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BY 4.0 license Open Access Published by De Gruyter November 26, 2020

Medical Device Regulation and current challenges for the implementation of new technologies

  • Sebastian Kaule EMAIL logo , Andrea Bock , Ariane Dierke , Stefan Siewert , Klaus-Peter Schmitz , Michael Stiehm , Ernst Klar , Matthias Leuchter , Thomas Lenarz , Marek Zygmunt , Wolfram Schmidt and Niels Grabow


The European Parliament and the European Council on May 26, 2017 decided to introduce the new regulatory framework for medical devices. The transitional period of the so called Medical Device Regulation (EU 2017/745, MDR) should end on May 26, 2020. Currently the European Commission is working on a proposal to postpone the application for one year to relieve pressure from all stakeholders allowing them to fully focus on priorities related to the coronavirus crisis. From this date or most likely from May 26, 2021, manufacturers must present a CE-certificate according to the new MDR requirements not only for novel medical devices, but also for approved medical devices which are already on the market. The MDR will significantly complicate the process of bringing medical devices into market due to the increased requirements for the CE-certification process, particularly concerning increased documentation effort. This involves a risk for the translation of innovative products due to an overload of the overall system (manufacturers, Notified Bodies, experts) and might lead to shrinkage of the product range of existing products. Thankfully, adaption of transitional periods, special regulations, extensions of deadlines and most probably postponement of the MDR application date will ensure that there will be no gaps in medical supply that endanger patients. Establishing and keeping the relevant regulatory expertise up to date and devoting the necessary financial, time and human resources that is the biggest immediate challenge the medium-sized medical technology sector is facing in the near future. The current article, written about one month before the initially expected end of the first transition period on May 26, 2020, summarized the main aspects of the current state of MDR implementation with respect to regulatory novelties, the current legal basis in Germany, transition periods and changes in the requirements of CE-certification relevant technical documentation. Furthermore, challenges for existing and innovative medical devices were shortly discussed using a new stent based therapy of the proximal Fallopian tubal stenosis and transcatheter aortic valve implantation as two examples.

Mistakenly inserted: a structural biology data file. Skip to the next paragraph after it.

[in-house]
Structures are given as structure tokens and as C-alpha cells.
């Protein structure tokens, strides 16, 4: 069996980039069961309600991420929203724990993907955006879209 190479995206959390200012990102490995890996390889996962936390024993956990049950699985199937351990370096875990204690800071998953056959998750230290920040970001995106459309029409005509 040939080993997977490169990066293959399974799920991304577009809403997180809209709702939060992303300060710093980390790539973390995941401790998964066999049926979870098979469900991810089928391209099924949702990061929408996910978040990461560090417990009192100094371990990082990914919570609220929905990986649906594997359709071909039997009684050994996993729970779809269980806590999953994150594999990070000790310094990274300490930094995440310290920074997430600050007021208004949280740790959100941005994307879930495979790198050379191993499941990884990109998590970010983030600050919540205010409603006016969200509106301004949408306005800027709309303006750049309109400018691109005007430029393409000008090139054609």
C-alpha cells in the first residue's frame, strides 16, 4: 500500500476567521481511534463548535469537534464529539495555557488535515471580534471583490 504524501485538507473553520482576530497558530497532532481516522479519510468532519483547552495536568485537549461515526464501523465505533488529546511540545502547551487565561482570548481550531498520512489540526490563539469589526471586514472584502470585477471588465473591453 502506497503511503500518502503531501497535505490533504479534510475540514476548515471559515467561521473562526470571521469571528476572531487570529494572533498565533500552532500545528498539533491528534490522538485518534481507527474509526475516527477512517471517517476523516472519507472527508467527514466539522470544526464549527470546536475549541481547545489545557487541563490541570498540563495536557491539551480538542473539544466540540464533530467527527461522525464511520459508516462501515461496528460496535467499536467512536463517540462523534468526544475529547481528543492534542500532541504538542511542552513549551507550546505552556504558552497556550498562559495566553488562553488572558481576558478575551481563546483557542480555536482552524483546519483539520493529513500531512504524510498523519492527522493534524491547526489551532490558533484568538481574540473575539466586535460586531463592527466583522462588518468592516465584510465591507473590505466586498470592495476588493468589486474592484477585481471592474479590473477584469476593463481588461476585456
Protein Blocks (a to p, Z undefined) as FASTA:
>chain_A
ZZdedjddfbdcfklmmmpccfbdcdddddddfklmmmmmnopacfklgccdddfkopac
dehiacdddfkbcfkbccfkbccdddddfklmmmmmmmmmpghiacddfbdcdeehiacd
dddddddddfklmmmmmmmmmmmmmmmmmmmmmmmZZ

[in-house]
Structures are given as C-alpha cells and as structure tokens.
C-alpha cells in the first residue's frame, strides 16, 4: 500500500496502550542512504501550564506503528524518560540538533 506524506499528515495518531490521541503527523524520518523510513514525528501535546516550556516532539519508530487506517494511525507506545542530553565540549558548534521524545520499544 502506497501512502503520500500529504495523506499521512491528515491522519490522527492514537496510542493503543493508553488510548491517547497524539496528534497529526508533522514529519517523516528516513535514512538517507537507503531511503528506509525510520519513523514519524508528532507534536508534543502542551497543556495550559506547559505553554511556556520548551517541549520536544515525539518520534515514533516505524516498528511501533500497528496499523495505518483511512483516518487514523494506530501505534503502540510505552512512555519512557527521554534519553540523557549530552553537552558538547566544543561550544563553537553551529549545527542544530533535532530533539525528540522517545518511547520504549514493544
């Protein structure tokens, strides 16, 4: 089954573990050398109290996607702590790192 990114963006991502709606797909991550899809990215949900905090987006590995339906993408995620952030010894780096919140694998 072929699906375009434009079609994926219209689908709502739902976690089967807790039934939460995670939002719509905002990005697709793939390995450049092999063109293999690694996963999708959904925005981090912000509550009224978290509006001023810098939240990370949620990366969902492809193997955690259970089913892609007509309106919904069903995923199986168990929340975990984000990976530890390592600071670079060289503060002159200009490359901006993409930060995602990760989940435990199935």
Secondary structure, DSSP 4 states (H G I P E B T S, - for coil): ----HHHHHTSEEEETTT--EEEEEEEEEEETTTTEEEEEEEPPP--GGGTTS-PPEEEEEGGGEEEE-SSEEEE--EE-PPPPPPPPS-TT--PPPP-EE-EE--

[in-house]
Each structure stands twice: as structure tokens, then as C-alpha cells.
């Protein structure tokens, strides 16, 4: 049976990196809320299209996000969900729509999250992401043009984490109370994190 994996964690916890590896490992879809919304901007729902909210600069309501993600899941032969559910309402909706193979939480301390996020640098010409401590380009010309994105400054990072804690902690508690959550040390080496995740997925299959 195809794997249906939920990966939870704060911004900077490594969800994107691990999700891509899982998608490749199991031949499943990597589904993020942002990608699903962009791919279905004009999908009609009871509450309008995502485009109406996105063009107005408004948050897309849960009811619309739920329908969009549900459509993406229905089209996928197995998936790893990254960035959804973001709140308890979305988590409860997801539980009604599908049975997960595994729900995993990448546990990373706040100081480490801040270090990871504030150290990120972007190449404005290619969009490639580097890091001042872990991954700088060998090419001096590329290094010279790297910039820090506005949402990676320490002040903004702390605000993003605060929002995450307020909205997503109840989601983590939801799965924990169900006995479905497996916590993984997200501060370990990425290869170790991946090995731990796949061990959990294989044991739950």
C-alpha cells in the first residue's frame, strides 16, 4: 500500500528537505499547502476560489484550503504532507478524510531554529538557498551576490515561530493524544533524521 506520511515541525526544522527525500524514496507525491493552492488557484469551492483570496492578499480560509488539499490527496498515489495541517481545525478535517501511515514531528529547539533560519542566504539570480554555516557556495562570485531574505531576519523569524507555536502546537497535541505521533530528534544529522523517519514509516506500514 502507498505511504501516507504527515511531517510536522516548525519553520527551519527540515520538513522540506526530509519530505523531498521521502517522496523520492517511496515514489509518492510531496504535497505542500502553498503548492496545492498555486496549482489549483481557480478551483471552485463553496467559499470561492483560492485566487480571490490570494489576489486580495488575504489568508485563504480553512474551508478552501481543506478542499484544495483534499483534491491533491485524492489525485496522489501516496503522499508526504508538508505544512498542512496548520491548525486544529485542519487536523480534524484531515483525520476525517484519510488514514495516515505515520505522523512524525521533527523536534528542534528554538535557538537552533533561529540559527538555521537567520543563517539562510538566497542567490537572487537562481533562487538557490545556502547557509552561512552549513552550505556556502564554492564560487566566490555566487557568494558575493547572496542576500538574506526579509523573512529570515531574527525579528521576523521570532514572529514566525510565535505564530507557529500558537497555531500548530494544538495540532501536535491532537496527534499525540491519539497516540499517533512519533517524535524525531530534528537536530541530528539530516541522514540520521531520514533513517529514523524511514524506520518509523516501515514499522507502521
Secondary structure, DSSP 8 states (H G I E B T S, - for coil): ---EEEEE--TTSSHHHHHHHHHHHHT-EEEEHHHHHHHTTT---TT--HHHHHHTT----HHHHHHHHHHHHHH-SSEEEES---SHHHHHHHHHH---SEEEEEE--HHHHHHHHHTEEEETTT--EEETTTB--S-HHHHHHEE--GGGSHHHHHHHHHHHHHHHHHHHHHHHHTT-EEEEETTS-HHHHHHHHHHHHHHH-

Published Online: 2020-11-26
Published in Print: 2020-09-01

© 2020 by Walter de Gruyter Berlin/Boston

This work is licensed under the Creative Commons Attribution 4.0 International License.

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